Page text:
Q: Could you speak a little more on the history of lockouts and free agency?
A: Ironically, the first lockout we had in 1994 turned out to be a disaster for the owners, and the teams collapsed – this was the first instance of free agency in the NHL. The reality is, once you have some level of free agency, some level where the competitive market sets the price, it impacts everybody along the line, because a player still under contract will say, “So and so got 5 million, and I am a better player than him so I should at least get that much.” As a result, it set a bar that impacted hockey and led to the year-long lockout in 2005, where (Gary) Bettman insisted he needed to get a salary cap in order to survive, which is where we live today.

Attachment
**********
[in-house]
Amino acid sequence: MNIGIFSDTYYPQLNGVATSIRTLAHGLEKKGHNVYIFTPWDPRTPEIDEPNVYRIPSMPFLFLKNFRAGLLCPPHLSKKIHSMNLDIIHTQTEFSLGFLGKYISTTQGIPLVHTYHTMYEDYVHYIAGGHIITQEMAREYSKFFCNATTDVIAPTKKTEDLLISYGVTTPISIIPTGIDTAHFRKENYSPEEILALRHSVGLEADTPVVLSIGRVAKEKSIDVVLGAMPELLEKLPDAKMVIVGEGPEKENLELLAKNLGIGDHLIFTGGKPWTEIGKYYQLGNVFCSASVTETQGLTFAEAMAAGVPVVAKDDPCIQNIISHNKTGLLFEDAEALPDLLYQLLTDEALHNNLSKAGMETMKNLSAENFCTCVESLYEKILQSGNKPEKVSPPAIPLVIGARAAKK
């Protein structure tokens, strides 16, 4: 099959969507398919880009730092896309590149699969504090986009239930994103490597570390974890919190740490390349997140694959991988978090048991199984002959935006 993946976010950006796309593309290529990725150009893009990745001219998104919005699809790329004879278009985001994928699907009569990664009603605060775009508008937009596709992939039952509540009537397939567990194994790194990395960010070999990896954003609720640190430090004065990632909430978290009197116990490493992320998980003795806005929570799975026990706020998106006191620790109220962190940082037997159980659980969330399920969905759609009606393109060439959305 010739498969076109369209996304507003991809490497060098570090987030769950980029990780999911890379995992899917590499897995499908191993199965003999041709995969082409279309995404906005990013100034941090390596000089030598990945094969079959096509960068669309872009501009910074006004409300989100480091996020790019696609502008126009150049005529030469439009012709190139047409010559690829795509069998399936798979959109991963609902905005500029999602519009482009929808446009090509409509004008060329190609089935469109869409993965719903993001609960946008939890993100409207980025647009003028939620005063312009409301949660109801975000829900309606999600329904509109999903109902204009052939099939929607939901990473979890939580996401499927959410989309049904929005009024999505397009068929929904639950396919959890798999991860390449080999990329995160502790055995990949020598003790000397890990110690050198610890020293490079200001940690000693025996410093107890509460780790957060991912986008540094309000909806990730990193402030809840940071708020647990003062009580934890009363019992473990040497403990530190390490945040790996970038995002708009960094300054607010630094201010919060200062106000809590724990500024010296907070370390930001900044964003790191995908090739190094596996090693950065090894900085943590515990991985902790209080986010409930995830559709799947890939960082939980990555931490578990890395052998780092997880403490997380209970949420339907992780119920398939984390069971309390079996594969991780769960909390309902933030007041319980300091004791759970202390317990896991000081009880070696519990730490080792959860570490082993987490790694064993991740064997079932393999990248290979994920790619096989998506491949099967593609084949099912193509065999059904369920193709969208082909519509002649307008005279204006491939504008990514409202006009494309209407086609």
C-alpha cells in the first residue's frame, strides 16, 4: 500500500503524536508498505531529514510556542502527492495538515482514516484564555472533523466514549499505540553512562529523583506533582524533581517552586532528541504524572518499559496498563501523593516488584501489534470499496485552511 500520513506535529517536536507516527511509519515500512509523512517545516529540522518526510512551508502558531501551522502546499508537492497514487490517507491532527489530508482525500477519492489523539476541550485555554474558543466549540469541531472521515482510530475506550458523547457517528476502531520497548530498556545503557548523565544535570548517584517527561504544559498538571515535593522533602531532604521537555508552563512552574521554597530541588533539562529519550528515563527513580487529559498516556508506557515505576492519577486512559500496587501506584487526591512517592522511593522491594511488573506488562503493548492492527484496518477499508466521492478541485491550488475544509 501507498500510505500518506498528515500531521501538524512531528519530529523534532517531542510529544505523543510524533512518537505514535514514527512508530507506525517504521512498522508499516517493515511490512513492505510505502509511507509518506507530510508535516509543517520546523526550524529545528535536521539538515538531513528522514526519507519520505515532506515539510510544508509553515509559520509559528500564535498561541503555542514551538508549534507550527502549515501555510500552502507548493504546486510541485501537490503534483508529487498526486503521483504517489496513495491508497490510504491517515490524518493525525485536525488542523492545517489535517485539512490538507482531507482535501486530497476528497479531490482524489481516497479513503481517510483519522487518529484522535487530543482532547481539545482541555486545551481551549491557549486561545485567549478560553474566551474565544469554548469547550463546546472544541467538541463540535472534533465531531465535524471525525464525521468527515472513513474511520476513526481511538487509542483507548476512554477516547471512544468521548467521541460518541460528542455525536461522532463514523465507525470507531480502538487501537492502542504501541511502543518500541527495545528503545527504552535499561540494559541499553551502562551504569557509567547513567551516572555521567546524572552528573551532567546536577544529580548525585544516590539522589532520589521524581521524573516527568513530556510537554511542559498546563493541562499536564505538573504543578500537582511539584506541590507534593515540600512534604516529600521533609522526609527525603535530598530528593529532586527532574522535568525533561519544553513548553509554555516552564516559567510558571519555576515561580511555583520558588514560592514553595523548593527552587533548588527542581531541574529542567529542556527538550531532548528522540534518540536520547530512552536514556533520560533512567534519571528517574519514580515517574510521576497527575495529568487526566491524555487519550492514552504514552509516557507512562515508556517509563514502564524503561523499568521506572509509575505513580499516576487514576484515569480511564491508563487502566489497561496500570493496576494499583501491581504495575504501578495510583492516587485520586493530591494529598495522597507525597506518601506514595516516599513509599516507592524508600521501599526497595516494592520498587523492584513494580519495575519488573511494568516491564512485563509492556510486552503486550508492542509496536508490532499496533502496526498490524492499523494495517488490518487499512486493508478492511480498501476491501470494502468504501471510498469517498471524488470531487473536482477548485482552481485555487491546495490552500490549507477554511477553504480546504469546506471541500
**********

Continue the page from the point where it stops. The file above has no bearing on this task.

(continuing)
Q: Do you think any leagues are headed toward a lockout or strike?
A: I don’t think any of them are. The money now is so huge on both sides, that having a work stoppage that actually effects revenue streams is unlikely. You can’t get that money back, no matter what you do, whether you are an owner locking out or you are a player and going to strike and forego significant salaries, it is very difficult. Is it possible? It may be possible in baseball, because they have some complicated issues now with the “youth movement” and the way their system worked. It has worked for a long time, but there is a question of collusion because older players aren’t getting the same level of compensation, and you have this whole question now of all these younger players just starting and becoming stars immediately and the league has to figure out have to deal with that. The chief negotiator for the union is one of my former partners, and I know that these are issues that they are wrestling with.